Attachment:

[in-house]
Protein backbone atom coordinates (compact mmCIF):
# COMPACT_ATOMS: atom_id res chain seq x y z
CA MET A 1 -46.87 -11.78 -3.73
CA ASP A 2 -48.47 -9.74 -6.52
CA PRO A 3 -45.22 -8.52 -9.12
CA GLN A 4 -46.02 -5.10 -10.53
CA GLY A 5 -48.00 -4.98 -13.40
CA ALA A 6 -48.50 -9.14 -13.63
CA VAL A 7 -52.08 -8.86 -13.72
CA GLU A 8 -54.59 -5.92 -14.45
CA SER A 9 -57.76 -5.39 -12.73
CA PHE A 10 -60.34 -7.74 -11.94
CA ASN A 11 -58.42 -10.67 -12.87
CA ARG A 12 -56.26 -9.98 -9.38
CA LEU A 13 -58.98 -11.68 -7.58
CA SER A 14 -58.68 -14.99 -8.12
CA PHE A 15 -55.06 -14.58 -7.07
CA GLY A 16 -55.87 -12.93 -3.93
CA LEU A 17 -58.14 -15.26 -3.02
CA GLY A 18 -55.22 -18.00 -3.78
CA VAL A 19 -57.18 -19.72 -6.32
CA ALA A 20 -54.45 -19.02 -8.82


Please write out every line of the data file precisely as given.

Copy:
[in-house]
Protein backbone atom coordinates (compact mmCIF):
# COMPACT_ATOMS: atom_id res chain seq x y z
CA MET A 1 -46.87 -11.78 -3.73
CA ASP A 2 -48.47 -9.74 -6.52
CA PRO A 3 -45.22 -8.52 -9.12
CA GLN A 4 -46.02 -5.10 -10.53
CA GLY A 5 -48.00 -4.98 -13.40
CA ALA A 6 -48.50 -9.14 -13.63
CA VAL A 7 -52.08 -8.86 -13.72
CA GLU A 8 -54.59 -5.92 -14.45
CA SER A 9 -57.76 -5.39 -12.73
CA PHE A 10 -60.34 -7.74 -11.94
CA ASN A 11 -58.42 -10.67 -12.87
CA ARG A 12 -56.26 -9.98 -9.38
CA LEU A 13 -58.98 -11.68 -7.58
CA SER A 14 -58.68 -14.99 -8.12
CA PHE A 15 -55.06 -14.58 -7.07
CA GLY A 16 -55.87 -12.93 -3.93
CA LEU A 17 -58.14 -15.26 -3.02
CA GLY A 18 -55.22 -18.00 -3.78
CA VAL A 19 -57.18 -19.72 -6.32
CA ALA A 20 -54.45 -19.02 -8.82